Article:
In this paper, we argue that the disparity in the expected and the observed scaling is because the top- and bottom boundary layers are not laminar, i.e. forcing due to Reynolds stresses cannot be neglected in the kinematic boundary layer. Consequently, the arguments leading to (2) do not hold. With a detailed DNS study of the momentum- and heat-budgets and the friction factor, and using the wind model of the accompanying paper van Reeuwijk et al. (2007), we derive new parameterisations for and .
A related question is whether or not the boundary layers can be regarded as turbulent. The Reynolds number is too low to sustain a ”classical” turbulent boundary layer ( at ), i.e. a boundary layer where the turbulence production due to shear is in local equilibrium with dissipation. Hence, the general view is that the boundary layers are laminar, but time-dependent. Although time-dependence due to plume impingement and detachment prevents laminarity in the strict sense, the assumption could be justified if the plumes are passive with respect to the scaling of integral boundary layer parameters such as the friction factor and the kinematic boundary layer thickness . Several other studies show that the friction factor scales similar to a Blasius boundary layer (Chavanne et al., 1997, 2001; Amati et al., 2005). However, the scaling of does not comply with classical laminar scaling (2), as discussed before. Furthermore, a recent study of time-spectra in the bottom kinematic boundary layer revealed that the spectra in the boundary layer and in the bulk were practically indistinguishable Verdoold et al. (2008), a strong indication of turbulence. In order to understand this dual behavior, we study several turbulence indicators for the boundary layers, such as the spectra, shape- and friction factor.
The paper is outlined as follows. A brief summary of the code for direct simulation and symmetry-accounted ensemble-averaging is given in section II. The scaling of the boundary layer thickness, the velocity profile, the friction factor and the shape factor are studied in sections III.1, III.2 and III.3 respectively. Then, we study the space and time spectra (section III.4). In section III.5, the mean momentum and temperature budgets in the boundary layers are studied to clarify the importance of fluctuations in the boundary layers. Using the results from the momentum budgets, the friction factor is decomposed in a pressure and momentum-flux contribution in section III.6. This leads to the insight that the main contribution is by the pressure gradient. Using the conceptual wind model derived in the accompanying paper van Reeuwijk et al. (2007), scaling laws for and are derived in section IV. As the results show that the flow has many typical features of turbulence but also of laminarity, the interpretation of the results is discussed in section V. Conclusions are drawn in section VI.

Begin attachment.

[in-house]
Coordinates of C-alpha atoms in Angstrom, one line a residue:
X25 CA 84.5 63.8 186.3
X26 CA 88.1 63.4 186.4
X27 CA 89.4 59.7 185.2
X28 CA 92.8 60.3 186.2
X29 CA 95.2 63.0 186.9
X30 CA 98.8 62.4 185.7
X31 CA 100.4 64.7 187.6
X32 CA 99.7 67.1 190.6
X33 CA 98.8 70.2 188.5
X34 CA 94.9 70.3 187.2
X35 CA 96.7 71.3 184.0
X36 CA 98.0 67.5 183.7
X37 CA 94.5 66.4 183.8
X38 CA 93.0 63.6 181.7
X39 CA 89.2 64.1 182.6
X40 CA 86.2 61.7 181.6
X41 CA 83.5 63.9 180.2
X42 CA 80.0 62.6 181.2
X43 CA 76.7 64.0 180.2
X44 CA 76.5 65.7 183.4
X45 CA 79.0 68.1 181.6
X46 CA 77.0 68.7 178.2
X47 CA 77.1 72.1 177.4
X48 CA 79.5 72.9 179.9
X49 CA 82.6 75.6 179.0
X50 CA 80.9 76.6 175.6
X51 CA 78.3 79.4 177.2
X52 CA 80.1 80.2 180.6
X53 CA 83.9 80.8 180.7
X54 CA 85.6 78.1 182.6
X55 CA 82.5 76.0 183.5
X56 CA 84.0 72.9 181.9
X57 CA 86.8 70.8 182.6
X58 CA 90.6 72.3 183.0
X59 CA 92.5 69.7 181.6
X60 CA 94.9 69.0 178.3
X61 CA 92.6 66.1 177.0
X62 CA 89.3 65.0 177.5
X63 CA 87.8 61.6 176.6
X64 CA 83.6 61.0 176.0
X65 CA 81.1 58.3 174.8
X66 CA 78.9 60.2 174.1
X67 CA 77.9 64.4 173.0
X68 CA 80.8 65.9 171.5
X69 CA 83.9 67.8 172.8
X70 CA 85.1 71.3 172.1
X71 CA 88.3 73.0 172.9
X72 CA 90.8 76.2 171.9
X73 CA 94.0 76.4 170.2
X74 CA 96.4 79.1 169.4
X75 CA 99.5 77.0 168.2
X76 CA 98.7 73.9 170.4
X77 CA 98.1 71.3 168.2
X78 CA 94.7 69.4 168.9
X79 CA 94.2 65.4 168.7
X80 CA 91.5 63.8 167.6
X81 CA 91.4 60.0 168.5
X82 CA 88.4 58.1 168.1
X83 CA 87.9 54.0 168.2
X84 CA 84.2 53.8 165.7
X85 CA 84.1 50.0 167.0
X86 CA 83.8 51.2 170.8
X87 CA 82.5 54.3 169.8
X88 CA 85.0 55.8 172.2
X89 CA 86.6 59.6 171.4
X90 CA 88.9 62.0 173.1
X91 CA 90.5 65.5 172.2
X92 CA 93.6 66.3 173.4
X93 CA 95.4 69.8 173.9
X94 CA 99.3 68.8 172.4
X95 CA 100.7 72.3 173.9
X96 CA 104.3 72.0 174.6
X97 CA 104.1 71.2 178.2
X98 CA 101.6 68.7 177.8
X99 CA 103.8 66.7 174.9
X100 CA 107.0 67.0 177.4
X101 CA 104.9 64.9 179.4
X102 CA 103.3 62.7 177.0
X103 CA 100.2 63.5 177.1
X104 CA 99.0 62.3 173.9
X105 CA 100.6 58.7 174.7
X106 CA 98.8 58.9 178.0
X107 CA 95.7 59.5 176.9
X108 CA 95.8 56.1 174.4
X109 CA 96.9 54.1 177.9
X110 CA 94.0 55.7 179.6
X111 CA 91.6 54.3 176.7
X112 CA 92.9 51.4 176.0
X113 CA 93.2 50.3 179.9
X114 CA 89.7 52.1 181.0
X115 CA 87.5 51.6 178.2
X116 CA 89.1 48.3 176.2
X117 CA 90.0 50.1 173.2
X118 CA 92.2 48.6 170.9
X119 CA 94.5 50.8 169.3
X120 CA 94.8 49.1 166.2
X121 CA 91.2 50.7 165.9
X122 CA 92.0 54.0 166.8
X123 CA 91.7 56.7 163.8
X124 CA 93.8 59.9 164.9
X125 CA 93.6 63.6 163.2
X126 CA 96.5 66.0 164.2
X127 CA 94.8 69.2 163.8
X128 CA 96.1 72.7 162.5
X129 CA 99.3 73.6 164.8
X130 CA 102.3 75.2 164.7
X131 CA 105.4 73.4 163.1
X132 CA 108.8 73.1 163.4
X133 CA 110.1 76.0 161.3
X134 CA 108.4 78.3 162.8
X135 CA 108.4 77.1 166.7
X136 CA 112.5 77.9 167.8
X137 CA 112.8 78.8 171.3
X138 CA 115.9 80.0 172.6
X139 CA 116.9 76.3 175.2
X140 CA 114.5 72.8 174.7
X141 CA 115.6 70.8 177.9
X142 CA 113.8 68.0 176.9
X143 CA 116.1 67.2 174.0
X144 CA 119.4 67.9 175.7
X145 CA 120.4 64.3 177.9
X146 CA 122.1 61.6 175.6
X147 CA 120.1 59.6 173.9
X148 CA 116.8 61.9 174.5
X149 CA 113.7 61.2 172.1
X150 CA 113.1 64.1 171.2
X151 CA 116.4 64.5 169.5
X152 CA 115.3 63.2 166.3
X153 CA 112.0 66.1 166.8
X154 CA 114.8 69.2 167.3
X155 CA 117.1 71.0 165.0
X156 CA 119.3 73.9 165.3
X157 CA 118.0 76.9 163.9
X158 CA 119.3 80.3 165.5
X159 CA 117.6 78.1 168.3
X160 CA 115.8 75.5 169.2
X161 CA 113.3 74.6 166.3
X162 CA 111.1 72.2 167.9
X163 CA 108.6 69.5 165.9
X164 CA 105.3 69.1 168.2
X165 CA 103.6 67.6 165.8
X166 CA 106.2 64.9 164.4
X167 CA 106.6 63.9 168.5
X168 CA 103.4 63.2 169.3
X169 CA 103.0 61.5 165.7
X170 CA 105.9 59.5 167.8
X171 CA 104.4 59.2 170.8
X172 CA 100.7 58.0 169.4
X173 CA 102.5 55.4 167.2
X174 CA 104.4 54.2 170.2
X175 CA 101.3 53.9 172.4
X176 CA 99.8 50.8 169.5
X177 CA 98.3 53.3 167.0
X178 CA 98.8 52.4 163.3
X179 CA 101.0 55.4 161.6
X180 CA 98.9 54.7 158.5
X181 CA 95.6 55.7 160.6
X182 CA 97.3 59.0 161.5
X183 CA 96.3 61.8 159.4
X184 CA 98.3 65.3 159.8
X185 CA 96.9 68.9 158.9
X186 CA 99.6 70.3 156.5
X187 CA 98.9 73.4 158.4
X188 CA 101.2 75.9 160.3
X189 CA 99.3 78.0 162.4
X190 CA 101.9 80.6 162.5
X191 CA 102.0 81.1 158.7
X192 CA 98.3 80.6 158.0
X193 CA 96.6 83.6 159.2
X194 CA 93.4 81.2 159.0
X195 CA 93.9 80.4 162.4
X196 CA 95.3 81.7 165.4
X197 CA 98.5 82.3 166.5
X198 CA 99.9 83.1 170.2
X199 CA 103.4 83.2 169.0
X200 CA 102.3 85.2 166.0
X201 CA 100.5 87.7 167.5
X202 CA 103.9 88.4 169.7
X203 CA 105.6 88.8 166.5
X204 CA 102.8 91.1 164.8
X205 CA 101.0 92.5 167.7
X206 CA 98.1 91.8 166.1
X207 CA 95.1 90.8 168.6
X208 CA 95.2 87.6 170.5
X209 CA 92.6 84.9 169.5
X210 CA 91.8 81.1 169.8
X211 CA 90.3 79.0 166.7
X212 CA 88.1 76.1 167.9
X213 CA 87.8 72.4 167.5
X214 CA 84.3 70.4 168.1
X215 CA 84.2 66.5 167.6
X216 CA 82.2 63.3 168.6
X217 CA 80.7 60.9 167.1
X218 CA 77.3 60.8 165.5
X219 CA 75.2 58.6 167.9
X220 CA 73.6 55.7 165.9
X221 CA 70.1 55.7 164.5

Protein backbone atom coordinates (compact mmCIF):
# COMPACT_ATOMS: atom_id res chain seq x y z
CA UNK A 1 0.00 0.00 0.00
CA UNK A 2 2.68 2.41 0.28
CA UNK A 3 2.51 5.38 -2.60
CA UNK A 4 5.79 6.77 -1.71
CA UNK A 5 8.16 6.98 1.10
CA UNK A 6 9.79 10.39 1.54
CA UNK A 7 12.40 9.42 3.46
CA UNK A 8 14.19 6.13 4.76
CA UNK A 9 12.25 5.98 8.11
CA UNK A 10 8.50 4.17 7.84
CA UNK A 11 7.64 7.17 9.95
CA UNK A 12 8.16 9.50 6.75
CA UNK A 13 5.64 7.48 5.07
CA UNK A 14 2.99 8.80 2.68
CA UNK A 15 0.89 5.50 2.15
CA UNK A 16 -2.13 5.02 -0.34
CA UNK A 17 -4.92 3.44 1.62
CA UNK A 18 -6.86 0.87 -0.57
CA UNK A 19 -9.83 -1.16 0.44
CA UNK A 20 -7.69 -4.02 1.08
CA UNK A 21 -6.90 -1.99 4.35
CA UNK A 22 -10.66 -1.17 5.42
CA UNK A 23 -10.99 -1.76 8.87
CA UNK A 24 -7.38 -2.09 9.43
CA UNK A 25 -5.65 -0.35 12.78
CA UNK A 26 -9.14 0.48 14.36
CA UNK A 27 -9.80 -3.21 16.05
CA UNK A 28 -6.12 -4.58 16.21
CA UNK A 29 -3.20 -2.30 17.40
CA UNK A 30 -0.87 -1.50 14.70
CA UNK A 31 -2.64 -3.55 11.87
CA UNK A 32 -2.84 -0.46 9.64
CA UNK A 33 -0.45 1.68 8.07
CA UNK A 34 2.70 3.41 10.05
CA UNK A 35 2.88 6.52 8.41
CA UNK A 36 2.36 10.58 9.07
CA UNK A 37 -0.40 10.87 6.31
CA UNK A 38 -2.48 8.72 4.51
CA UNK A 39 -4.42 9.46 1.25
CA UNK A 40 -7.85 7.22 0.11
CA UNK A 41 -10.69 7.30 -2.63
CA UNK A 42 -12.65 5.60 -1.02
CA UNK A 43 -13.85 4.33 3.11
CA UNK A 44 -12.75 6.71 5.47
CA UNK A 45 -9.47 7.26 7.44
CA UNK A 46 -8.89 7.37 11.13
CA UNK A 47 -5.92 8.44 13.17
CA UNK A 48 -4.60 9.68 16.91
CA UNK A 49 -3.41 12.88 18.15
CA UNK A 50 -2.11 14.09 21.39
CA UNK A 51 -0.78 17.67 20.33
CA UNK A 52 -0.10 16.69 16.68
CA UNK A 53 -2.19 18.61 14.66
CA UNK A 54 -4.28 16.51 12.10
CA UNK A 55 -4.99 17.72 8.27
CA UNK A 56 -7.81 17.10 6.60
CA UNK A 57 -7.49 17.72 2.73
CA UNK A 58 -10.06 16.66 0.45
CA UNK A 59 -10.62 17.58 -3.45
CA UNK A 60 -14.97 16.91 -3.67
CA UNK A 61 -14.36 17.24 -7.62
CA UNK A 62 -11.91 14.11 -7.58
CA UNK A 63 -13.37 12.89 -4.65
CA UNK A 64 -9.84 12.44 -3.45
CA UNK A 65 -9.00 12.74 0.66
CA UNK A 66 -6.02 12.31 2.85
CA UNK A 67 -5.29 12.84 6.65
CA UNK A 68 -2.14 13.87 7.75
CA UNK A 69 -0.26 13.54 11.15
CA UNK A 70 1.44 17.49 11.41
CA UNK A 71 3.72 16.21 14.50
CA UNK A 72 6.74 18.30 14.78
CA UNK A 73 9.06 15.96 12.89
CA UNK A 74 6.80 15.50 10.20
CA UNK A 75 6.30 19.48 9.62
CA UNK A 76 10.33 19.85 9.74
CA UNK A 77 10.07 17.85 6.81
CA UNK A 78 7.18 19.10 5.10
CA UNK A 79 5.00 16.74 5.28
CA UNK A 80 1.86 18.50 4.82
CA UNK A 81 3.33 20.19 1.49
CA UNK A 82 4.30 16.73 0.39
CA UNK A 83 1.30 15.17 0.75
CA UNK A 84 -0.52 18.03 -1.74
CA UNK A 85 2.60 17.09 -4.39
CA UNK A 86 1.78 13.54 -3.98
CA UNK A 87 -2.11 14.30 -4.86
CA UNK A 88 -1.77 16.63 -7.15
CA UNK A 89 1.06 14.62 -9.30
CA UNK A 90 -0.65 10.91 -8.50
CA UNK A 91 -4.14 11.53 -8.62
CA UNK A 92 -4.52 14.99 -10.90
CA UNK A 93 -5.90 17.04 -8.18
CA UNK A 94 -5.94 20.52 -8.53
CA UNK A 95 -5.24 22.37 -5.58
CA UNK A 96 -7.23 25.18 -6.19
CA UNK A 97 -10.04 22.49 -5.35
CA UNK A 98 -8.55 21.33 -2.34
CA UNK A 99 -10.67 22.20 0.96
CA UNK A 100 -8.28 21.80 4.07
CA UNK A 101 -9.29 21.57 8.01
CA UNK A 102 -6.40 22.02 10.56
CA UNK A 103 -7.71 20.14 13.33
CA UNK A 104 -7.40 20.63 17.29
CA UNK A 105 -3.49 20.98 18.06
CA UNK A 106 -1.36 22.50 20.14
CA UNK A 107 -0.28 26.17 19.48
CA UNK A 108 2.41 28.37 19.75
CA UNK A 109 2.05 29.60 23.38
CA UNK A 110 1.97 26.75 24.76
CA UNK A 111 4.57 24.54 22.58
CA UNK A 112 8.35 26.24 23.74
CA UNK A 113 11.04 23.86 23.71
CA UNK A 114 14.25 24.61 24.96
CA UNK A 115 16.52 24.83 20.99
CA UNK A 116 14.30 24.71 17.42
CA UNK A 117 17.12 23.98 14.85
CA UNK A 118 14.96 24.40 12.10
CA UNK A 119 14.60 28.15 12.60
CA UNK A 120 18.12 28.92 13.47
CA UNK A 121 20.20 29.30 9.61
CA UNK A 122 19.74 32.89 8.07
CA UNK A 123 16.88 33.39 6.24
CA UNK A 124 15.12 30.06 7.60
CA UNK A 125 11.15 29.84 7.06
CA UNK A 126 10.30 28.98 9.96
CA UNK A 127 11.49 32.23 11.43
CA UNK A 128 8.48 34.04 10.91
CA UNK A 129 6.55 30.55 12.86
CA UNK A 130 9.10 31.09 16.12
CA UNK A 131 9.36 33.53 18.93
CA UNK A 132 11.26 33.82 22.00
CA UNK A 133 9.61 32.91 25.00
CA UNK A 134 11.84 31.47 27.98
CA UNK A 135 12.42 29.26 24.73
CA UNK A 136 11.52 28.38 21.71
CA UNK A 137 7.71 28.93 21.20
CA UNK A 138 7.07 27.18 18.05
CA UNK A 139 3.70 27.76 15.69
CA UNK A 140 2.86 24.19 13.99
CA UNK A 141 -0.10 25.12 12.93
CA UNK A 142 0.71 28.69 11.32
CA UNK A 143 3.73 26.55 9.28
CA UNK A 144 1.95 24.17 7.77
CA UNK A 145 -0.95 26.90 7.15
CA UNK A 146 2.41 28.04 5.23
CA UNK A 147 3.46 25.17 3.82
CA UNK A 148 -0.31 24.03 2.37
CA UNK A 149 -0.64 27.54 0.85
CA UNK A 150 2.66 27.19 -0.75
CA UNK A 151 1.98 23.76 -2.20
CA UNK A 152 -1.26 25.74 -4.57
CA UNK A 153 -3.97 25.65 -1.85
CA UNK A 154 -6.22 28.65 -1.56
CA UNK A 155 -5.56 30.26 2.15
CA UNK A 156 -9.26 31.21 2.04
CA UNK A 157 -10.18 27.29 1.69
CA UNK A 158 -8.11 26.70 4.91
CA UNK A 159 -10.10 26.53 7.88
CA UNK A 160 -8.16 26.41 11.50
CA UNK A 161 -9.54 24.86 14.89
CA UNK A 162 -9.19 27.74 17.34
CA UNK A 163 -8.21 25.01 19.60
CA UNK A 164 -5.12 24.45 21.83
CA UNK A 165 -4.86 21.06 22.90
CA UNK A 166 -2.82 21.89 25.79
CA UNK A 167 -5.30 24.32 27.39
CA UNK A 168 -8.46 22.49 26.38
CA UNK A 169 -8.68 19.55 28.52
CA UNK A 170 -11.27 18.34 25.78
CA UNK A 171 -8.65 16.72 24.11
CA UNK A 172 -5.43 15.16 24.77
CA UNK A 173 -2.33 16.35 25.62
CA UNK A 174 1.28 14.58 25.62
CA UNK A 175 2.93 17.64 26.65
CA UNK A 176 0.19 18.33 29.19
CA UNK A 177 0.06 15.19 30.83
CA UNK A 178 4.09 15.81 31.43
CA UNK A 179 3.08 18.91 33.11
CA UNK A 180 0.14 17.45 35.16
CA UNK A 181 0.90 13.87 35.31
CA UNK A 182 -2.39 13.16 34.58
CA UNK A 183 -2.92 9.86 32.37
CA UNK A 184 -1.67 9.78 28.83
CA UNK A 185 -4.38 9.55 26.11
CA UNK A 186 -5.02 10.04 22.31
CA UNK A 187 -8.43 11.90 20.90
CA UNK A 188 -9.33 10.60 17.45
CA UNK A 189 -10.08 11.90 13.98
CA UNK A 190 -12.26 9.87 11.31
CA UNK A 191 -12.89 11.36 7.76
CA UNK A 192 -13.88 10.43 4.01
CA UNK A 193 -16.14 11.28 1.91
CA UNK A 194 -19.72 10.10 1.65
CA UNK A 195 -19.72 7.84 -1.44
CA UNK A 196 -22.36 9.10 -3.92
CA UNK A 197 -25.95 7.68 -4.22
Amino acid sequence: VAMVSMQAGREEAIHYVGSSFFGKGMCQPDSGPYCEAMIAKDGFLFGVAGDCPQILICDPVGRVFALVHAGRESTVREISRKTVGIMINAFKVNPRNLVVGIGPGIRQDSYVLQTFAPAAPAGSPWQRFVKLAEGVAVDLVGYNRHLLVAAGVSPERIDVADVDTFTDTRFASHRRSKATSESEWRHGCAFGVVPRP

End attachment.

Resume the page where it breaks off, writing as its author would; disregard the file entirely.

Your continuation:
Direct simulation of Rayleigh-Bénard convection has been performed at and in a aspect-ratio domain. The code is based on a second-order variance-preserving finite-difference discretisation of the three-dimensional Navier-Stokes equations and is fully parallellised. For all simulations, a grid was used sufficient resolution to resolve the smallest turbulent scales, i.e. the Kolmogorov scale and Corrsin scale . The top and bottom wall are rigid (no-slip) and of fixed temperature. At the side domain boundaries, periodic boundary conditions are applied. For each except the highest, 400 independent realisations were obtained by performing 10 independent simulations and sampling the velocity and temperature field roughly twice every convective turnover time. Because of a formidable computational requirements for , we use this simulation only for the results of Fig. 1 and confine the wind-decomposed analysis to the lower cases, though without loss of generality.